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When Disasters Strike

It was just a coincidence that Sergio Velasco was in Texas when Hurricane Harvey ripped through Houston. He had planned this business trip long before the weather forecasts warned of impending devastation.

Some people might consider that bad timing. But actually, it was quite fortunate.

Velasco, a Service Operations director who has spent 28 years working for Aetna, was in the right place at the right time. From Dallas, he and a team of Aetna colleagues traveled hundreds of miles to visit shelters outside Houston for more than a week, helping those who had been evacuated and displaced by the storm.

“My manager told me we needed to see if we could help in any way,” Velasco said. “Whatever they needed, we could help.”

Hurricane Harvey dumped more than 40 inches of water on Texas and Louisiana. At one Red Cross Shelter, Velasco met a woman who said her elderly mother was still stuck in Houston. The storm had flooded her home and washed away all her prescription medicine.

“So, I said: Let me see how I can help,” Velasco said. “I called the member and she was in a very bad situation traveling with family members and staying in a hotel outside Houston sharing one room.”

Velasco arranged to have the prescriptions delivered to her hotel room. He received a text message from the woman soon after: “Thank You to you and Aetna.”

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Maria Mendez says Aetna’s response to disasters “solidified” her conviction that she was working for the right company

At Aetna, we’re committed to building a healthier world, one community at a time. Sometimes, that means rebuilding a community, helping members—and employees—who may be going through the toughest moment of their lives.

The past year was a tough moment for a lot of people. It was one of the most active hurricane seasons in recorded history, with three giant storms, billions of dollars in damage, and tens of thousands of people left homeless.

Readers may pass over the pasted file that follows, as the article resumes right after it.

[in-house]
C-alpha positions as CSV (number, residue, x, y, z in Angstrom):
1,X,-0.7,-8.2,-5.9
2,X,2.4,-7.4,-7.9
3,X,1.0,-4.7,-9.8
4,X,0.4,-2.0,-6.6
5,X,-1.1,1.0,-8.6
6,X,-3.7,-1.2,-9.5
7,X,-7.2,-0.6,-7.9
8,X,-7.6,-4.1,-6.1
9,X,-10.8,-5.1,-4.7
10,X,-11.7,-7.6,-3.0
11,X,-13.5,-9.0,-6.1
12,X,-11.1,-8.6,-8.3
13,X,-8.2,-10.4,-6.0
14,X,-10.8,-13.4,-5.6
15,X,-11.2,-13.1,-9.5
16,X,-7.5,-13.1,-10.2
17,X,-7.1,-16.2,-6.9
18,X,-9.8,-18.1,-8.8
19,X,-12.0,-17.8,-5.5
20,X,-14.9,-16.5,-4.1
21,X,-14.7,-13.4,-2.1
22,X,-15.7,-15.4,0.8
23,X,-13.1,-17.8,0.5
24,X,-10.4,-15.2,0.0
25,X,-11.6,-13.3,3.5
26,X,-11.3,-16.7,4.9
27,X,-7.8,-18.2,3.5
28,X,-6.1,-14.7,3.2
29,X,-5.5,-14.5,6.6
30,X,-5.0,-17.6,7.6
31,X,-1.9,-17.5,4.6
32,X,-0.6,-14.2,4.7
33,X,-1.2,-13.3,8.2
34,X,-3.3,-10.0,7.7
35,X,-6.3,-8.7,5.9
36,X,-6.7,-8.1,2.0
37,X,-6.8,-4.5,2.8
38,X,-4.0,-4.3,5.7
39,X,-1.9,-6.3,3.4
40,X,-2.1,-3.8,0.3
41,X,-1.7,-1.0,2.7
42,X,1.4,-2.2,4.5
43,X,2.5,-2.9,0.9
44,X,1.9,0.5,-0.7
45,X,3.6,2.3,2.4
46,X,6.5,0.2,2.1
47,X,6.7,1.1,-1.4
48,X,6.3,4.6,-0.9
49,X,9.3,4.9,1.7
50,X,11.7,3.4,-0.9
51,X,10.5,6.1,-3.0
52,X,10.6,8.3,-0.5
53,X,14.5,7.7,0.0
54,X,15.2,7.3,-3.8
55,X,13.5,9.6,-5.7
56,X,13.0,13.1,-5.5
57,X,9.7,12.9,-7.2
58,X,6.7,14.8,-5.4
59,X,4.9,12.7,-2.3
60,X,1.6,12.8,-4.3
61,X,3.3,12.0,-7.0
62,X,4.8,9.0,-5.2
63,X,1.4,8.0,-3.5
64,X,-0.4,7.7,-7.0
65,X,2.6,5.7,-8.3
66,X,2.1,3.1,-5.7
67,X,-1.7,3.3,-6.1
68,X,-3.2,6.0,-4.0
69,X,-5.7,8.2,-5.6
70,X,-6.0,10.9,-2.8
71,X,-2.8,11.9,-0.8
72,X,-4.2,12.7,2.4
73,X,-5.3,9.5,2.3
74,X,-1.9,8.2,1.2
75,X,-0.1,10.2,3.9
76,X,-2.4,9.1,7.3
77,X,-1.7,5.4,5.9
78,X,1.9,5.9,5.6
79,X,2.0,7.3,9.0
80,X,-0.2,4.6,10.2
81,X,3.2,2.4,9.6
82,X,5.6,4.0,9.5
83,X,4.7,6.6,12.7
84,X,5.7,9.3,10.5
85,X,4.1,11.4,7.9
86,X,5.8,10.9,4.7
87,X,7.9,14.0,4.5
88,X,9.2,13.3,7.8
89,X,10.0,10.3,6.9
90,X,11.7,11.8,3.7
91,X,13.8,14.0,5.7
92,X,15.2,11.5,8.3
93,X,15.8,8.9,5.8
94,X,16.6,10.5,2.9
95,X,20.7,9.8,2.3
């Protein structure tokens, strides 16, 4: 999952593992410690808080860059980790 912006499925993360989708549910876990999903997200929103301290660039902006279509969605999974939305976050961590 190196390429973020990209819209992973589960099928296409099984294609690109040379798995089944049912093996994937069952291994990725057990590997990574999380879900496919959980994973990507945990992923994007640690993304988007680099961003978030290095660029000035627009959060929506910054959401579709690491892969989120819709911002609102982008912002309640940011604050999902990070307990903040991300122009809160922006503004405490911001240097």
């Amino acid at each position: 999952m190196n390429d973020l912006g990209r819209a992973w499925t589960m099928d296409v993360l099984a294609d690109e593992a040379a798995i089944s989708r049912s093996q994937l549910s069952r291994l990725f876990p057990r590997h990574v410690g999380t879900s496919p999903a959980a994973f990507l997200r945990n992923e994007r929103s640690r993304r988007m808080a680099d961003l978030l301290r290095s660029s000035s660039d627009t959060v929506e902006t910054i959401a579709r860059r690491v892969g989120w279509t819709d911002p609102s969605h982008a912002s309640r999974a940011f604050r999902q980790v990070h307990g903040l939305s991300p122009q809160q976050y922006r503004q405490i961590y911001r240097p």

Dealing with that kind of destruction requires planning. Our business resiliency team keeps an eye on developing hurricanes, wildfires and other disasters, allowing us to move quickly when needed.And we were needed.

Aetna modified our pharmacy policies, so our members could refill prescriptions early. We helped members who had been evacuated from their homes find care and behavioral health support. We extended deadlines for filing claims and appeals.

Our Resources For Living® program provided assistance finding shelters and government resources. We opened up these services to everyone affected by the hurricanes, whether they were members or not. The same went for Teladoc®, our telehealth provider: We made free “virtual” medical services available to everyone dealing with the hurricanes.

Like Velasco, Maria Mendez—a 12-year Aetna veteran currently working as an account executive—didn’t hesitate to lend a hand after Hurricane Harvey. Born and raised in Dallas, she felt a personal obligation as well as a moral one. With a book of clients in the Houston area, Mendez used her expertise and her bilingual skills to help evacuees. She remembers seeing the “fear of the unknown” in their faces. Despite their hardships, many were happy just to have survived the storm.

“The city was paralyzed,” Mendez said. “There was this human factor that we were all there and bringing Aetna to life for those impacted. We’re not just a company you pay money into. We are human beings.”

Across the country, hundreds of Aetna employees donated thousands of hours of their time to help residents recover from hurricanes Harvey, Irma and Maria. They shipped tarps and disposable washcloths to Florida. They raised money to provide eyeglasses to people in Houston. They set up YouGiveGoods® drives and blood drives.